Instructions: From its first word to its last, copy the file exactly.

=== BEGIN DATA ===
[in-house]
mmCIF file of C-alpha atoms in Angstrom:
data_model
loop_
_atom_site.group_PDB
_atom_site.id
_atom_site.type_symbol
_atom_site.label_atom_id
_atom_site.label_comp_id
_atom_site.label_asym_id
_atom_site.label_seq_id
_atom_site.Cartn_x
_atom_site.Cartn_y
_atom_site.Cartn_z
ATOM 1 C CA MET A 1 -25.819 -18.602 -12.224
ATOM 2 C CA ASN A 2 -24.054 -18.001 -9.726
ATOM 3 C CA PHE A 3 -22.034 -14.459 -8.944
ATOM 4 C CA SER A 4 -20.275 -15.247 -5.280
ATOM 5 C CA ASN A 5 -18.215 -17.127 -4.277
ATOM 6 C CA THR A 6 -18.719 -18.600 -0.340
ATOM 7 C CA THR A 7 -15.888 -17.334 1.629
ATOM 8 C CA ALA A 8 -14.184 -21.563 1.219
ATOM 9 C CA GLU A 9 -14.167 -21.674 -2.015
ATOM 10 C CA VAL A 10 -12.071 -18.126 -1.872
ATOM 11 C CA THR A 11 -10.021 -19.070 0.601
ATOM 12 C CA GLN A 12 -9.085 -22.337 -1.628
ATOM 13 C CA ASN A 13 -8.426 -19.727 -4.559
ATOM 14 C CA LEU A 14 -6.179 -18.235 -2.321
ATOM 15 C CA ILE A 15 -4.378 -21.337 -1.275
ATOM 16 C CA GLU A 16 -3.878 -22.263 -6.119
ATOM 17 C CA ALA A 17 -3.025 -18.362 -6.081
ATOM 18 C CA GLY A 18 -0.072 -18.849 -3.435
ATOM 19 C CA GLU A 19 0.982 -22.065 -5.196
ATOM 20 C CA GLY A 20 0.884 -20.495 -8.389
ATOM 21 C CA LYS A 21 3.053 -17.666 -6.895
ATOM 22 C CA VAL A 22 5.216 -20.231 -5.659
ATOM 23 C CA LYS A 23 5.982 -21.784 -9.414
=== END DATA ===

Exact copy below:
[in-house]
mmCIF file of C-alpha atoms in Angstrom:
data_model
loop_
_atom_site.group_PDB
_atom_site.id
_atom_site.type_symbol
_atom_site.label_atom_id
_atom_site.label_comp_id
_atom_site.label_asym_id
_atom_site.label_seq_id
_atom_site.Cartn_x
_atom_site.Cartn_y
_atom_site.Cartn_z
ATOM 1 C CA MET A 1 -25.819 -18.602 -12.224
ATOM 2 C CA ASN A 2 -24.054 -18.001 -9.726
ATOM 3 C CA PHE A 3 -22.034 -14.459 -8.944
ATOM 4 C CA SER A 4 -20.275 -15.247 -5.280
ATOM 5 C CA ASN A 5 -18.215 -17.127 -4.277
ATOM 6 C CA THR A 6 -18.719 -18.600 -0.340
ATOM 7 C CA THR A 7 -15.888 -17.334 1.629
ATOM 8 C CA ALA A 8 -14.184 -21.563 1.219
ATOM 9 C CA GLU A 9 -14.167 -21.674 -2.015
ATOM 10 C CA VAL A 10 -12.071 -18.126 -1.872
ATOM 11 C CA THR A 11 -10.021 -19.070 0.601
ATOM 12 C CA GLN A 12 -9.085 -22.337 -1.628
ATOM 13 C CA ASN A 13 -8.426 -19.727 -4.559
ATOM 14 C CA LEU A 14 -6.179 -18.235 -2.321
ATOM 15 C CA ILE A 15 -4.378 -21.337 -1.275
ATOM 16 C CA GLU A 16 -3.878 -22.263 -6.119
ATOM 17 C CA ALA A 17 -3.025 -18.362 -6.081
ATOM 18 C CA GLY A 18 -0.072 -18.849 -3.435
ATOM 19 C CA GLU A 19 0.982 -22.065 -5.196
ATOM 20 C CA GLY A 20 0.884 -20.495 -8.389
ATOM 21 C CA LYS A 21 3.053 -17.666 -6.895
ATOM 22 C CA VAL A 22 5.216 -20.231 -5.659
ATOM 23 C CA LYS A 23 5.982 -21.784 -9.414